Appreciate Issue Commemorating the Holocaust
As a former associate director of the Baltimore Jewish Council with responsibility for annual Holocaust commemoration, I really appreciate the Jan. 27 issue of the Baltimore Jewish Times.
Ruth B. Hurwitz, Baltimore
Thank You for Expressing the Depth to Colleagues’ Relationship
I appreciated Ruth Velder’s beautiful words about her father that so eloquently described Eli Velder and Rolf, two wonderful friends and Goucher College colleagues who mentored me in my professional journey (Opinion, “The Jews and the Nazi,” Jan. 27).
Respected as scholars and teachers, they both served as longstanding role models for the Goucher faculty, administrators, staff and students, as well asfor the broader community.
I thank her for expressing the difficulty, depth and “joy” in the sincere relationship that Rolf and Eli developed over the years.
Frona Brown, Ed.D.
Goucher College, Baltimore
Look to the Trees to Help Prevent a Climate Catastrophe
Tu B’Shevat, celebrated this year from the evening of Sunday, Feb. 5 to Monday, Feb. 6, is Rosh Hashanah L’ilanot, the “New Year for Trees,” a time when the fate of trees for the next year is determined.
Unfortunately, trees have not been doing very well recently, and their future prospects are even worse.
Consider: More than 40% of the world’s ice-free land, much of which was previously forested, is now being used for grazing and growing feed crops for animals. This has resulted in a reduction from 6 trillion trees to 3 trillion worldwide. This is a major reason that atmospheric CO2 has increased from 285 parts per million (ppm) before the industrial revolution to about 420 ppm now, far above the 350 ppm that climate experts think is a threshold value for safety, and it has been increasing by more than 2 ppm annually.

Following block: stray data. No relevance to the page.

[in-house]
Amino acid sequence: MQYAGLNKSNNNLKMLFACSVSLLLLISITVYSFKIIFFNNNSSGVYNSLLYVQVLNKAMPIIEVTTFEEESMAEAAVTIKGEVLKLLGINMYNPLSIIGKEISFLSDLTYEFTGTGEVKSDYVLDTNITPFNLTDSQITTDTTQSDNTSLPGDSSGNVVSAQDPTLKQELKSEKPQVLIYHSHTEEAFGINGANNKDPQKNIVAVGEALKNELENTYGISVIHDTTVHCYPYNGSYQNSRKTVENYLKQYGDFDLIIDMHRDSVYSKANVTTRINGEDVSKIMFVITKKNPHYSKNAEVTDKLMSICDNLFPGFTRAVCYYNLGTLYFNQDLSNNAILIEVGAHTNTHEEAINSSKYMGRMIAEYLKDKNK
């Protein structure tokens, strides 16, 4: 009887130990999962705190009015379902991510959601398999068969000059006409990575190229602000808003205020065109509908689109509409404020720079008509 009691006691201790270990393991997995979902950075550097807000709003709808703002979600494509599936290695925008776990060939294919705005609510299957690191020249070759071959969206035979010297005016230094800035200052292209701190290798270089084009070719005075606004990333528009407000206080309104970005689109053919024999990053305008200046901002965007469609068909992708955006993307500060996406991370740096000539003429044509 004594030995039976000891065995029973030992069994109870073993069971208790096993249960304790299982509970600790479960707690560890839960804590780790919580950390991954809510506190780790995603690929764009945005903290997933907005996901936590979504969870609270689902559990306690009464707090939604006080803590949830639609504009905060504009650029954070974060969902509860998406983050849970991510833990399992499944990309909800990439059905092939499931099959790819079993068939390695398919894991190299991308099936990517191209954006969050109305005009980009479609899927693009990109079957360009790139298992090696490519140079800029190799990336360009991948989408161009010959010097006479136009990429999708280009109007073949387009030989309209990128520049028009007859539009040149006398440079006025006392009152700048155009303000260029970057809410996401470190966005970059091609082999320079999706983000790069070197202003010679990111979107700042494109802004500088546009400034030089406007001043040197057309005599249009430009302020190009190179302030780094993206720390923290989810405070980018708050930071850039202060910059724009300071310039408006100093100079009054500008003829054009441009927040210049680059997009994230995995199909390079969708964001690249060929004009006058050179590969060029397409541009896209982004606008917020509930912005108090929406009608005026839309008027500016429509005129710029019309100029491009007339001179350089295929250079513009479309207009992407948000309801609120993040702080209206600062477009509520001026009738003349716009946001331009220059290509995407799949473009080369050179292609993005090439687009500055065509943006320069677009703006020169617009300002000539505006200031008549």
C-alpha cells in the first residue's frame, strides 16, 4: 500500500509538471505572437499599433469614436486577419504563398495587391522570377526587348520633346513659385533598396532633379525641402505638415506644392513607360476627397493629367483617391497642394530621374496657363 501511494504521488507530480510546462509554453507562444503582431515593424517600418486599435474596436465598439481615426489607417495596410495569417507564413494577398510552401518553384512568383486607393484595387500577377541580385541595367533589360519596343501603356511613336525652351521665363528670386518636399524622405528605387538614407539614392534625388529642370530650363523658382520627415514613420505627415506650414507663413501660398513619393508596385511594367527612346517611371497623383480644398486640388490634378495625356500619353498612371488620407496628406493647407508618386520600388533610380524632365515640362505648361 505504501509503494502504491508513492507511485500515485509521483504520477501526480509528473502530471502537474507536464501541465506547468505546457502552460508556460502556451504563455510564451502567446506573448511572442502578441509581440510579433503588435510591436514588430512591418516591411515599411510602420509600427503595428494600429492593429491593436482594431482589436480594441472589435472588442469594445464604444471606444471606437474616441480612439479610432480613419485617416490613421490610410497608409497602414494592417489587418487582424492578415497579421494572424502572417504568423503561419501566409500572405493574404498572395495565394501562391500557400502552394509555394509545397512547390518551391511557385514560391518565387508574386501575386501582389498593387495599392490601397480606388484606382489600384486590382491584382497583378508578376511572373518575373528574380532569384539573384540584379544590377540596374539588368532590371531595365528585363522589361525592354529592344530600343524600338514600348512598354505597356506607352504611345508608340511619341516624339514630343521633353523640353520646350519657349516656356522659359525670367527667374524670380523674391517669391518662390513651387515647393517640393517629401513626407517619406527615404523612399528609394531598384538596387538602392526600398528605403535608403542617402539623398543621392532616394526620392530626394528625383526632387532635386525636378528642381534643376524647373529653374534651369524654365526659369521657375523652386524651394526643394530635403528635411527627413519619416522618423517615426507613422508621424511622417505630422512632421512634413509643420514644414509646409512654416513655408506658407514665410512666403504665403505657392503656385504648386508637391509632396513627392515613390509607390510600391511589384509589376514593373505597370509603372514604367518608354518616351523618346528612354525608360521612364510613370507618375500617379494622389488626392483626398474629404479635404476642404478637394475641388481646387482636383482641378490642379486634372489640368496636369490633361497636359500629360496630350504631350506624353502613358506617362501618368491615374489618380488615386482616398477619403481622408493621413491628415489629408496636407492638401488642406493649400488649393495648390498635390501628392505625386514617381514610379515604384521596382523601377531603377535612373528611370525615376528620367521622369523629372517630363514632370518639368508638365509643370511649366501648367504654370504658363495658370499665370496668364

Because meat production is protected to double by mid-century, many more trees will most likely be destroyed. In addition, because of climate change, additional trees will be destroyed by wildfires, which have increased in frequency and severity in recent years.
To have a chance to avert a climate catastrophe, it is essential that animal-based agriculture be sharply reduced so that vast areas currently being used for agriculture are reforested.
This would sequester much of the atmospheric CO2, reducing it to a far safer level and greatly reducing climate threats.
At a time when climate experts are issuing increasingly dire warnings that the world is heading for a catastrophe — and there has been a major increase in the frequency and severity of heat waves, droughts, wildfires, storms, floods and other environmental events — such dietary shifts are essential so that we can leave a habitable, healthy and sustainable world for future generations.
Richard H. Schwartz, Professor Emeritus
College of Staten Island, N.Y.